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The domino effect of giving

Matt Pais

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Weber contributes to community by educating advisors on philanthropy.
A advisor meets with a husband and wife who live modestly despite accumulating nearly $15 million. Determined to take care of their grandchildren’s education but not spoil their own kids, these longtime clients ask their advisor what he thinks they should do with their money.

The advisor, who had just attended a class to become a Chartered Advisor in Philanthropy (CAP), responds, “I think you should give $1 million to charity.” The clients don’t say a word. The advisor thinks he just lost them and wishes he can take back the words. The wife looks at her husband, then at the advisor. She replies:

“We’ve been talking about that, but we thought our advisors would think it was a dumb idea; no one ever talked to us about it. Where do you think we should give?”

This communication between advisors and clients about charitable giving is the reason Mark Weber, CLU, CAP, a 35-year MDRT member from Omaha, Nebraska, has been leading a study group about advising clients toward charitable giving for the last six years — the very group the aforementioned advisor attended.

The results speak for themselves. A recent survey of financial services professionals who have participated in this group were asked to estimate how much money their clients committed to giving to charity since the advisors started taking the course. The answer: $1.4 billion.

“The number stunned us,” Weber said.

Gathering the experts
Specializing in succession and estate planning for highly affluent individuals and business owners, Weber had the brochure for CAP — a three-course online program offered by the American College — sitting in his inbox for two years.

Yet when an attorney (with whom Weber had worked to transfer $275 million from a client to their kids) asked, “Are we doing good for society?” Weber considered what more he could do from a moral perspective.

When Warren Buffett spoke at a 2011 United Way fundraiser and encouraged Omaha to go from the fourth-most charitable city per capita in the U.S. to the first, Weber thought about how donors often talk to advisors before making large charitable gifts.

“I thought if I can educate the advisors and get them to be more charitably inclined, they can pass that along to their clients,” he said. “The overall impact would be a more generous community.”

From there, Weber decided to take the CAP program and invited other advisors to take the classes with him. With the support of The American College of Financial Services and the Omaha Community Foundation, Weber gathered three tax attorneys, three tax accountants, three financial services professionals and three nonprofit development directors and met 15 times for two hours each. (Groups like this meet in about 25 cities, Weber said.) The total investment was about 175 hours.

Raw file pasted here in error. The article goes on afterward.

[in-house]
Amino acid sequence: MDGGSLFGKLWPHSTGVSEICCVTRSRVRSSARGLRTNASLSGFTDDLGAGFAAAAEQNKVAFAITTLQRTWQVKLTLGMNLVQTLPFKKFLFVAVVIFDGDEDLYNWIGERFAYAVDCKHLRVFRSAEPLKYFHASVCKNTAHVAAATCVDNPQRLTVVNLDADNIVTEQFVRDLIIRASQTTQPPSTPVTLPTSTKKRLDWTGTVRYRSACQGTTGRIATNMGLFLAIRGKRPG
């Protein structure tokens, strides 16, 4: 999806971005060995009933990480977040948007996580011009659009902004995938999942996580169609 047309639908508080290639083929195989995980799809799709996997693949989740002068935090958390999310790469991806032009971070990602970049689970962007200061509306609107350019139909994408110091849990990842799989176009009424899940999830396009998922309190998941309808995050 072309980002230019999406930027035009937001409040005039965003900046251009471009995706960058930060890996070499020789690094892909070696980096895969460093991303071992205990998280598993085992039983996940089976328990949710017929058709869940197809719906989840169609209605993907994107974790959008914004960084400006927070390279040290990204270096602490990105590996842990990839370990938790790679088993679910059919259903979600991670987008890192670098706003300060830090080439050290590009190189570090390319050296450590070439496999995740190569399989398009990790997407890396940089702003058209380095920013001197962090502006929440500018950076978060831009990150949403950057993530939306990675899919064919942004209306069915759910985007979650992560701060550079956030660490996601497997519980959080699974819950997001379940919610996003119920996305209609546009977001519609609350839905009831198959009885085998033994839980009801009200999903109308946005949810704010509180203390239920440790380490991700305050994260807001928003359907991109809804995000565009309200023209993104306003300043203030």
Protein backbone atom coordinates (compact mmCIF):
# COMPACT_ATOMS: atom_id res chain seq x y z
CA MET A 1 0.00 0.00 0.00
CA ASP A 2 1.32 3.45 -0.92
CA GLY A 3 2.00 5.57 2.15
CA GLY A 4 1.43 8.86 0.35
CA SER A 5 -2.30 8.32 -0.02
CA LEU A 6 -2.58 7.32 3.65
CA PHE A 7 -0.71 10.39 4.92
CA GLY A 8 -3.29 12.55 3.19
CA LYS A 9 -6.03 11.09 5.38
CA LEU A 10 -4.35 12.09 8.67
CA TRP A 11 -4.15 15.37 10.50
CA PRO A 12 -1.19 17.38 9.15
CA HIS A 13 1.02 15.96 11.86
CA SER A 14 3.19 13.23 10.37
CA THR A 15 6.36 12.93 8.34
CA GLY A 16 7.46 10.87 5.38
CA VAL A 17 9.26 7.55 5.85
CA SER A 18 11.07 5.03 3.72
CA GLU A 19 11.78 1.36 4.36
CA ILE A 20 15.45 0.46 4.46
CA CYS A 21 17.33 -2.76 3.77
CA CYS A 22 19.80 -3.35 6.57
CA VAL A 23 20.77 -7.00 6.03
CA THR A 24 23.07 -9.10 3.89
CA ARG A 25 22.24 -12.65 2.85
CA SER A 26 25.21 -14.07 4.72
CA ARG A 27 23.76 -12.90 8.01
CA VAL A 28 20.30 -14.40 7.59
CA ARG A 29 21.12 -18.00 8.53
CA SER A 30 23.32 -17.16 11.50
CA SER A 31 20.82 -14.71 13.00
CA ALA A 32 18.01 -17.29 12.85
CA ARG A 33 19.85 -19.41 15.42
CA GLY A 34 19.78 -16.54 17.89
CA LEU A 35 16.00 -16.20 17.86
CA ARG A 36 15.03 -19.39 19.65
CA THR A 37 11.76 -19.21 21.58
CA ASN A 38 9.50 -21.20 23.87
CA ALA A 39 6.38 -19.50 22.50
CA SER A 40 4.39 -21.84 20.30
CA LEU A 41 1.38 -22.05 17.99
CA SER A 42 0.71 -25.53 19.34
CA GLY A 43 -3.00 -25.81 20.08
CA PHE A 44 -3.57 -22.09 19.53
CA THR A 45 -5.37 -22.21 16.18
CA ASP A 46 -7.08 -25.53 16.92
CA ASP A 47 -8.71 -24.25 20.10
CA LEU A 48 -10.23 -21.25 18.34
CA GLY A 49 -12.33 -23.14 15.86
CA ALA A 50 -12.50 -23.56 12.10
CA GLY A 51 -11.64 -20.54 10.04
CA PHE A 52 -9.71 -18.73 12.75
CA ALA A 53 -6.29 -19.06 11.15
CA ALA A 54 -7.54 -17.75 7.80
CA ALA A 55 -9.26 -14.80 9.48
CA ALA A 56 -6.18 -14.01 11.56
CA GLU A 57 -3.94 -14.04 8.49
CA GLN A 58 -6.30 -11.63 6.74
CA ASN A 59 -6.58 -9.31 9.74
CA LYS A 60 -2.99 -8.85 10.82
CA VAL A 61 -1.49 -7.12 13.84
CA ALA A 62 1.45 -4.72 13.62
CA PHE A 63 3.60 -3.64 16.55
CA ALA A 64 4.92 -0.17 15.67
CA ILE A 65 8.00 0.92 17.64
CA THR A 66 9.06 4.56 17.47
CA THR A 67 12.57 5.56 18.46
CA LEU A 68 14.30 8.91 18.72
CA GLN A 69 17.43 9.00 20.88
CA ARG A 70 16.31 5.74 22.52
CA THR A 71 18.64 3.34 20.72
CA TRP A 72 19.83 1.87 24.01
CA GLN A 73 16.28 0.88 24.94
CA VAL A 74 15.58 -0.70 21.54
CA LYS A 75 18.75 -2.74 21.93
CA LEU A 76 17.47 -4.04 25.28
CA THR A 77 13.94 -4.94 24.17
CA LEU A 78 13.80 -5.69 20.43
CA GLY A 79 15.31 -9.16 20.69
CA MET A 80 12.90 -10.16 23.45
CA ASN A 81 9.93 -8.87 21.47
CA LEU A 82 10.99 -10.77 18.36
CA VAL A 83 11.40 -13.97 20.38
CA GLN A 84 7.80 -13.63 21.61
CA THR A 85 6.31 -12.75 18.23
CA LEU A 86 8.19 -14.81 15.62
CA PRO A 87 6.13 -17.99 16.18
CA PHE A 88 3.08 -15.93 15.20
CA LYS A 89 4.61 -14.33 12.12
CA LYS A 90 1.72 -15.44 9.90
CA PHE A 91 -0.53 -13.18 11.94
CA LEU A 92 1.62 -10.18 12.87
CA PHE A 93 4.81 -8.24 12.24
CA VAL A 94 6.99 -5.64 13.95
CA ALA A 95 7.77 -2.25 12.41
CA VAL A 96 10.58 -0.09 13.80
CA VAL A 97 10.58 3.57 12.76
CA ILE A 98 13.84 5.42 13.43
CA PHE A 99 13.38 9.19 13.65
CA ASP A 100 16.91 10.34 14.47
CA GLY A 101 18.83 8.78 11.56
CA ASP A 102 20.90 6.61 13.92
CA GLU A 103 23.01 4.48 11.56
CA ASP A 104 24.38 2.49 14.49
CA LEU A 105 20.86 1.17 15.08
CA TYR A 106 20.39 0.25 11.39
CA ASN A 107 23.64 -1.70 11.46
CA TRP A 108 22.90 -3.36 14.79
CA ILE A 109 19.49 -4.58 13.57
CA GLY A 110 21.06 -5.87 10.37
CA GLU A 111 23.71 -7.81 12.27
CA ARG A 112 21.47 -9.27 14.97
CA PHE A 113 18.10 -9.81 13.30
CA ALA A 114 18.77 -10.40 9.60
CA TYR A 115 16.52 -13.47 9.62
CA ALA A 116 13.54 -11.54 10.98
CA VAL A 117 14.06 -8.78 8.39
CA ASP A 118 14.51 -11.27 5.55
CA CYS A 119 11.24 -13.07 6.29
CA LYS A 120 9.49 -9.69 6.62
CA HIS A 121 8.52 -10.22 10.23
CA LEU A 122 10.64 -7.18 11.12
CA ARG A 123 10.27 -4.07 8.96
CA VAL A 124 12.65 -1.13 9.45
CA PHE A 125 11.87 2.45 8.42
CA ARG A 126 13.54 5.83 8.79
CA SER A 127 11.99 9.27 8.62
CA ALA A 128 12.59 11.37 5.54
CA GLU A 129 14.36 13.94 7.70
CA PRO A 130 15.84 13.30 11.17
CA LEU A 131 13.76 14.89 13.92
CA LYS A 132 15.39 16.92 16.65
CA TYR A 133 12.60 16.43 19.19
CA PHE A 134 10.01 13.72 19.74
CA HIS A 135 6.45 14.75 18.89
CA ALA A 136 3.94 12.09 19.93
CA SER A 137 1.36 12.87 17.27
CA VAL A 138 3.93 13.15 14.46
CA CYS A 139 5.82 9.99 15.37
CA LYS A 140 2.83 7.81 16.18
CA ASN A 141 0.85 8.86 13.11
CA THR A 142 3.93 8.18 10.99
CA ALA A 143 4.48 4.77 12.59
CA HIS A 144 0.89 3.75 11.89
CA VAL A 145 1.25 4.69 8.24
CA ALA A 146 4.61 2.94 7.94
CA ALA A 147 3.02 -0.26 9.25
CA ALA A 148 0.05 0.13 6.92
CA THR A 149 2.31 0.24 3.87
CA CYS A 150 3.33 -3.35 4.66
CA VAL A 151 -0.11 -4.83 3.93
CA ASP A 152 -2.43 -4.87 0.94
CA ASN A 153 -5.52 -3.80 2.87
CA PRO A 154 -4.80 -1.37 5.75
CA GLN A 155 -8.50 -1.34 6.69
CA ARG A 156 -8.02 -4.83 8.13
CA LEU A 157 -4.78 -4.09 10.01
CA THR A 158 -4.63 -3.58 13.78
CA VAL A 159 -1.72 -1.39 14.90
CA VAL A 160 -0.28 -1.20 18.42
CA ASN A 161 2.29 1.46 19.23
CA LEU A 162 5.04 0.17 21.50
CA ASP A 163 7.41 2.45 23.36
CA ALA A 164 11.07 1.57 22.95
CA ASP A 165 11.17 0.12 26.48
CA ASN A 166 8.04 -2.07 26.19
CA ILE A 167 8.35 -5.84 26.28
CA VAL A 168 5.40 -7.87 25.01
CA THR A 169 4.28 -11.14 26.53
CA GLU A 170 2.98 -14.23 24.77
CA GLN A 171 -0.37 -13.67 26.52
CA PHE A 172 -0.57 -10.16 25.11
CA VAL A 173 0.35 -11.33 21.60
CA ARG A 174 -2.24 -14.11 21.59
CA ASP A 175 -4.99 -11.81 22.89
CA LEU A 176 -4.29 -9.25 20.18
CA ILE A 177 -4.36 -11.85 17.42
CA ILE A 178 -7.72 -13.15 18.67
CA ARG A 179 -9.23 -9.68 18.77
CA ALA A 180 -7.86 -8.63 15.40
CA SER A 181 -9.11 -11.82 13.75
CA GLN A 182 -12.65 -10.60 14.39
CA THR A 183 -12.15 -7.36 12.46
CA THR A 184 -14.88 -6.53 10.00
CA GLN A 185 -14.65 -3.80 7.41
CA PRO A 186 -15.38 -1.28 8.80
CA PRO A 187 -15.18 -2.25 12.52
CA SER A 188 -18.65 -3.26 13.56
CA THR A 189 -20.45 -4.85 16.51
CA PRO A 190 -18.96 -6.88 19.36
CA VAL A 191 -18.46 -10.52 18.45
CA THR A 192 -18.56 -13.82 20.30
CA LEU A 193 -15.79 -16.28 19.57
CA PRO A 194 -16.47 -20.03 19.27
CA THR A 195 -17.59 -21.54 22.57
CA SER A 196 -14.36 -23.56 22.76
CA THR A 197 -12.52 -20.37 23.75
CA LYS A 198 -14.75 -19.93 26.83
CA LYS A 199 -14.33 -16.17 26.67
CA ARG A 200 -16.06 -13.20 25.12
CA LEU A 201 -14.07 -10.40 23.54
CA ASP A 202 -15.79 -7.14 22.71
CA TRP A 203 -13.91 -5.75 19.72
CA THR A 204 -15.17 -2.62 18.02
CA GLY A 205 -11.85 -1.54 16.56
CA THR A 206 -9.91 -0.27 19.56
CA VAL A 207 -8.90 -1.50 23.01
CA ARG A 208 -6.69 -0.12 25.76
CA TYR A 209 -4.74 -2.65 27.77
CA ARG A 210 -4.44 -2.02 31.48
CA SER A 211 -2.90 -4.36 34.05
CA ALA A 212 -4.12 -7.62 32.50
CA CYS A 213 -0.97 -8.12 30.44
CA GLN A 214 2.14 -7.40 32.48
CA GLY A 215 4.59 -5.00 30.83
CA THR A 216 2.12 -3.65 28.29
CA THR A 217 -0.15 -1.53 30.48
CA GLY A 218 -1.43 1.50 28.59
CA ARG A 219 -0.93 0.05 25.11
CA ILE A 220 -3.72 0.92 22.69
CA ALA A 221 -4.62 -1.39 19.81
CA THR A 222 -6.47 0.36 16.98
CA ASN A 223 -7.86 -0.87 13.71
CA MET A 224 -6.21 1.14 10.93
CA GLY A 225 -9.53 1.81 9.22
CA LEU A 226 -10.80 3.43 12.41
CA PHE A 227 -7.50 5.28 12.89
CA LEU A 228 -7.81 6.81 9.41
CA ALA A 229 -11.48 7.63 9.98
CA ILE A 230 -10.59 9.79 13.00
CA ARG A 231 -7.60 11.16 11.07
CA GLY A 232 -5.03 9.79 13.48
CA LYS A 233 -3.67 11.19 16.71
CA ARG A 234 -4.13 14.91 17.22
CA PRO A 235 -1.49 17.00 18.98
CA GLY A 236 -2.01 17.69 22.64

About half a decade later, more than 70 advisors have graduated from the program under Weber’s watch, with a goal of reaching 100. Meeting roughly every other week from May to December, the study group is by invite only, and while Weber initially had to sell participants on the idea, now he has a waiting list.



TALKING ABOUT CHARITY WITH CLIENTS

Some of the strategies to talk about charity that advisors learn from the group are subtle but significant adjustments. For example, rather than asking, “Do you want to give money to charity?” during the fact-find (most people haven’t thought about it, Weber said, so the knee-jerk reaction will be to say no), ask questions about donations they have put on their tax return, or ask about their experience at the alma mater to which they give.

“If something would happen to you, there’s no doubt the school would miss your gift,” Weber might say. “Would you be interested if I could show you how to continue the gift after you’re gone — and have the government match it?” A very high percentage of people say yes, he added.

What they learn
In addition to leading discussions about advising clients regarding philanthropic giving, Weber also brings in speakers like CEOs of Fortune 500 companies and Omaha’s leading philanthropist, interviewing them with questions like, “How did you decide how much to leave to your kids?” and “When you decided to give back, what did you do and how did you do it?” Students can then take these stories and share them with clients.

One executive shared how his mother created a board of directors among her grandchildren, with a minimum age of 8 and a maximum age of 20. The board’s role was to give away $15,000 of hers; the kids had to learn how to have a meeting, interact respectfully and determine how much to give to which causes.

An advisor in Weber’s group told a client about this idea, and the client adopted it themselves. “People in the last third of their life want to make a difference; they don’t feel immortal anymore,” said Weber, who wrote a book, “The Legacy Spectrum,” to help affluent individuals learn about passing along their values and money to their children and those less fortunate. “Helping parents teach children how to responsibly handle wealth brings you closer to your client and lets you get to know their children, so when the parents pass away, you may get to work with the kids.”

“It’s very satisfying to give back,” Weber said. “As you get older, you can take this time. I’d rather do that than make another buck.”

CONTACT:
Mark Weber
mweber@SSGI.com
 

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